Due to changes in the kernel since version 2.6.33 bridges cannot contain an uninitialized interface. Because of this we need hostapd to add the wlan interface to the bridge instead.
- kernel >= 2.6.33
- hostapd >= 0.7.1
Setup a profile in /etc/network.d/ (for example called "bridge").
INTERFACE="br0" CONNECTION="bridge" DESCRIPTION="Bridge wired and wireless connection" # Only add wired interface here, hostapd will add wireless BRIDGE_INTERFACES="eth0" IP="dhcp"
In rc.conf make sure you do the following:
- Add the bridge profile to the NETWORKS list.
- Make sure you are starting the profiles by adding net-profiles to the DAEMONS list.
- Start hostapd after net-profiles by adding it to the DAEMONS list.
NETWORKS=( bridge ) ... DAEMONS=( ... net-profiles hostapd ... )
Reboot the machine and use another computer to see if you can find the "test" wireless connection.
If you do not want to reboot these commands should work:
netcfg up bridge rc.d start hostapd
Old way to set up bridge
before hostapd does its job, eth0, wlan0 and br0 must be up and do not have any address. we can put the following lines in /etc/rc.conf
eth0="eth0 up" wlan0="wlan0 up" br0="br0 192.168.0.2 netmask 255.255.255.0 up" INTERFACES=(lo eth0 wlan0 br0)
in the /etc/conf.d/bridges file, uncomment the lines (change eth1 to wlan0)
bridge_br0="eth0 wlan0" BRIDGE_INTERFACES=(br0)
we are ready to go, just reboot the machine and use another computer to see if you can find the "test" wireless connection.
The description below assumes that
- network 192.168.0.x is used for the Wifi network
- your computer acts as default gateway for that network (on 192.168.0.1), and
- hostapd is attached to interface wlan0
- your computer's internet connection is via ppp0
If you need to use a different subnet, or if your device names are different, then please change the examples below accordingly.
Step 1: IP Configuration
Ensure that hostapd is running (run /etc/rd.c/hostapd start). Then perform these commands:
ifconfig wlan0 192.168.0.1 # assign IP address to interface used by hostapd sysctl net.ipv4.ip_forward=1 # enable IP forwarding iptables -P FORWARD ACCEPT # initialize iptables chains iptables -P OUTPUT ACCEPT iptables -P INPUT ACCEPT iptables -t nat -A POSTROUTING -s 192.168.0.0/24 -o ppp0 -j MASQUERADE # setup NAT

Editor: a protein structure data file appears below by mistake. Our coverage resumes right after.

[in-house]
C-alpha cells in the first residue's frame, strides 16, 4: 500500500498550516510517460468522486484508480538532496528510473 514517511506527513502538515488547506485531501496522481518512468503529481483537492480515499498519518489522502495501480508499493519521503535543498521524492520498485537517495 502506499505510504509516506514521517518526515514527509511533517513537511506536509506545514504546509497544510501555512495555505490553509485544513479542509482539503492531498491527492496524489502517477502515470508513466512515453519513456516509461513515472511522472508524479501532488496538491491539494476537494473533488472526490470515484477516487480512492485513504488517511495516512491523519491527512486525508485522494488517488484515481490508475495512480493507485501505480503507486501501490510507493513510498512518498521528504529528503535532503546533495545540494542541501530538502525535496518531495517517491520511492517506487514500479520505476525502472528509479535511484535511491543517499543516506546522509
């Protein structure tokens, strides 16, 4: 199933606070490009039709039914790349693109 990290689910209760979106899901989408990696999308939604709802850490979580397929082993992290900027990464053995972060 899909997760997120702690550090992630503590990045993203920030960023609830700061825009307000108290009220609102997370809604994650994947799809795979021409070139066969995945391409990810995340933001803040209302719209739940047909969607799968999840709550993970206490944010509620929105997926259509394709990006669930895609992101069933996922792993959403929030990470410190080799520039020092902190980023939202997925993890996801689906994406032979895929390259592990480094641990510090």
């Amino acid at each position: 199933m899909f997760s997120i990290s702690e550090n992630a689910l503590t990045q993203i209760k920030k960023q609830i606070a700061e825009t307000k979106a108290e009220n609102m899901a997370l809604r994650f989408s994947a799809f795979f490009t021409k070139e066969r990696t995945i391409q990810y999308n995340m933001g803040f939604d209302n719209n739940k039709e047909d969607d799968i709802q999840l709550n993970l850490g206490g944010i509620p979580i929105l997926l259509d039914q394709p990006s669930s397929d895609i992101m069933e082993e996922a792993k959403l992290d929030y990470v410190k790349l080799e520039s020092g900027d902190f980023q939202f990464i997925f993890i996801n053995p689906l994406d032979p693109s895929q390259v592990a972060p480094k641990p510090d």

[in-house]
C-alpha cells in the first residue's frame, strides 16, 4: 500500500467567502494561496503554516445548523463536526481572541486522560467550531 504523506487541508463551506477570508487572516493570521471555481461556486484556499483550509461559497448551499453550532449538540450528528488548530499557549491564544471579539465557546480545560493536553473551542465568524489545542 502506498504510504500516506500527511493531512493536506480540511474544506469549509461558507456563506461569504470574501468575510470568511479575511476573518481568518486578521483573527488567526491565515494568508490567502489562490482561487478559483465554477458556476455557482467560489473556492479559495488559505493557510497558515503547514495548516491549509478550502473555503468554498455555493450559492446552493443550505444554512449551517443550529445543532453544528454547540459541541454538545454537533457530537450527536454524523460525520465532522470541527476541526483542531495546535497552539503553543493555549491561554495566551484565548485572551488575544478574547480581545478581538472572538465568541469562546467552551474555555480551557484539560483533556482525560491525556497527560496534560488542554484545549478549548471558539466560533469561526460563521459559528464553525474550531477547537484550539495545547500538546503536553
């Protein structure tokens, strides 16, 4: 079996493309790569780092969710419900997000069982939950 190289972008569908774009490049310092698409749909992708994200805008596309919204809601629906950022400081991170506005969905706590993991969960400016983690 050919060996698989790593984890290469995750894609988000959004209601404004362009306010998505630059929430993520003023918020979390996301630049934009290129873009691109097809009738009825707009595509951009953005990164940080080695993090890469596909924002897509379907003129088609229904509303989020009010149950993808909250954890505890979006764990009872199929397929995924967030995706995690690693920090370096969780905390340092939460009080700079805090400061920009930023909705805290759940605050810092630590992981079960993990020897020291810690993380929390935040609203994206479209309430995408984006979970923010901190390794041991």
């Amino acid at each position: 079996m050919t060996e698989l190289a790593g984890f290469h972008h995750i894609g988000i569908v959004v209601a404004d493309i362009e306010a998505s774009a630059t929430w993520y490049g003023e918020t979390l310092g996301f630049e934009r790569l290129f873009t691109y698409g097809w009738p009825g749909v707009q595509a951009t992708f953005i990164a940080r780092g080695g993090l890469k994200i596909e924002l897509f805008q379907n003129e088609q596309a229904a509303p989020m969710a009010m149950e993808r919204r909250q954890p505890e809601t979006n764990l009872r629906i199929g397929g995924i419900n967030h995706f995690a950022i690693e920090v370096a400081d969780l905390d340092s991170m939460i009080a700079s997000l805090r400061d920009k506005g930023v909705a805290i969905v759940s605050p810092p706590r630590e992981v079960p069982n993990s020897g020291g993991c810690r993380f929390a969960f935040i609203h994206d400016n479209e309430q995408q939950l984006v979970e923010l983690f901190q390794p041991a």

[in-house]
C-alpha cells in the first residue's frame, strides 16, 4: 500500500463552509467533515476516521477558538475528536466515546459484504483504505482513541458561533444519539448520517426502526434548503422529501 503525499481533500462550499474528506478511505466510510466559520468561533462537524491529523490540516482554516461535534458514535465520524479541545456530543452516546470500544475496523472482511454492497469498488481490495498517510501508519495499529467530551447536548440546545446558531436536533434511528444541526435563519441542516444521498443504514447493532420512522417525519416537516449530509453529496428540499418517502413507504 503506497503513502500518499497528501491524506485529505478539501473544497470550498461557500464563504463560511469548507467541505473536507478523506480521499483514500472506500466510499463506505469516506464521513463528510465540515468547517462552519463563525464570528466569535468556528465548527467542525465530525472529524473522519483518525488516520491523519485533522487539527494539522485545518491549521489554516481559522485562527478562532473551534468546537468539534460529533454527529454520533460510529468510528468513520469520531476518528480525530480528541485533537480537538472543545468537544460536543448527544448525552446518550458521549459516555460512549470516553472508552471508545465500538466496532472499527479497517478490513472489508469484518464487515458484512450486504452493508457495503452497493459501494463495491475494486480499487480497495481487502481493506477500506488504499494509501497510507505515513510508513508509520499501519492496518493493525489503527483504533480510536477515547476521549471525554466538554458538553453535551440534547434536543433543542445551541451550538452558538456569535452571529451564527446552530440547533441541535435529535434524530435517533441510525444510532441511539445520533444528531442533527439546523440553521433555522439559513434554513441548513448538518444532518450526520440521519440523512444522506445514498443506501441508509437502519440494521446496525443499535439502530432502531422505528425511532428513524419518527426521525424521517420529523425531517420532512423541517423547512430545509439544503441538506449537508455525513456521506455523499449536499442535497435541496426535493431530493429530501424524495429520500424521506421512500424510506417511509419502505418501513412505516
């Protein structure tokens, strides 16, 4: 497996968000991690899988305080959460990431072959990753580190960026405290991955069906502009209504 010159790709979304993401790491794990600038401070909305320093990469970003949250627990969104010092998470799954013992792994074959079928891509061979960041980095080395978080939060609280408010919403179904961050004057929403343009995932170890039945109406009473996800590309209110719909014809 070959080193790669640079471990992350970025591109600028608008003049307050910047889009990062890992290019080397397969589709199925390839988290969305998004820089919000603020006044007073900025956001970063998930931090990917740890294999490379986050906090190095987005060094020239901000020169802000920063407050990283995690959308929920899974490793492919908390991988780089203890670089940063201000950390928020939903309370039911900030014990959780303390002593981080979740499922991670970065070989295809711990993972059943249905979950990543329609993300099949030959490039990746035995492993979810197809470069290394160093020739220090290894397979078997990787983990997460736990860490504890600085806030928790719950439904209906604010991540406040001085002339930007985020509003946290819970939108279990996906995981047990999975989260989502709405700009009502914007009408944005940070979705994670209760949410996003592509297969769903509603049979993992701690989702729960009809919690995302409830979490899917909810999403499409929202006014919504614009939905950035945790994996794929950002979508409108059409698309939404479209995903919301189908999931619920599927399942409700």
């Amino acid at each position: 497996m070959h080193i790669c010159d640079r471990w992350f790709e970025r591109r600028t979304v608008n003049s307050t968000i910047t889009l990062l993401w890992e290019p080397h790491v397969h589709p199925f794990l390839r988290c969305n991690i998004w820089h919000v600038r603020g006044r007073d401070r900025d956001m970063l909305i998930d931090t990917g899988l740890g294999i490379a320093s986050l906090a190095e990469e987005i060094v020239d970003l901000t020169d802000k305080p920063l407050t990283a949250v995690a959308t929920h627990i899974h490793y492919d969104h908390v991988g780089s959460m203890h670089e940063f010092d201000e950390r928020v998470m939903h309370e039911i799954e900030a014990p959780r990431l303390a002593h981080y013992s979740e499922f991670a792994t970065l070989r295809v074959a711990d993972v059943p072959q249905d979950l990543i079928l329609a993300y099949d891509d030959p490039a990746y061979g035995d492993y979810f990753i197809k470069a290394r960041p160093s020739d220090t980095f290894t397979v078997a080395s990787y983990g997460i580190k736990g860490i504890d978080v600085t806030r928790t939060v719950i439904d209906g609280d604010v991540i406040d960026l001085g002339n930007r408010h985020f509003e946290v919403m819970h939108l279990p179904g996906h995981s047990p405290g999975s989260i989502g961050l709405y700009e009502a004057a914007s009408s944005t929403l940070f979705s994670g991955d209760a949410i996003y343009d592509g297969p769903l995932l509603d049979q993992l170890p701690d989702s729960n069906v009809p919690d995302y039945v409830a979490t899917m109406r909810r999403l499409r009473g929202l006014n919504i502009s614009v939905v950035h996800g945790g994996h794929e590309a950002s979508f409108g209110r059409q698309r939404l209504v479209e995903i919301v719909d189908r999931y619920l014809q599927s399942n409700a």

This will establish proper IP forwarding and NAT for all WiFi clients that connect via hostapd. For more advanced configuration, or if you need to setup NAT with an existing forewall, see Simple stateful firewall.
What's missing still is a DHCP service so clients can automatically acquire the needed settings.
Step 2: DHCP Server
While any DHCP server will do (like the dhcp package from pacman), the description here is based on the dnsmasq package; it is easier to configure and it provides caching for DNS queries coming from WiFi clients.
Install the dnsmasq package:
pacman -S dnsmasq
Uncomment this line in /etc/dnsmasq.conf:
... conf-dir=/etc/dnsmasq.d ...
Create the DHCP config for dnsmasq in a new file /etc/dnsmasq.d/dhcpd
Then start dnsmasq by running
At this points, WiFi clients should be able to connect to your network, then acquire the network config via DHCP, and then send/receive data using your computer as a NATted router.
WLAN is very slow
This could be caused by low entropy. Consider installing haveged.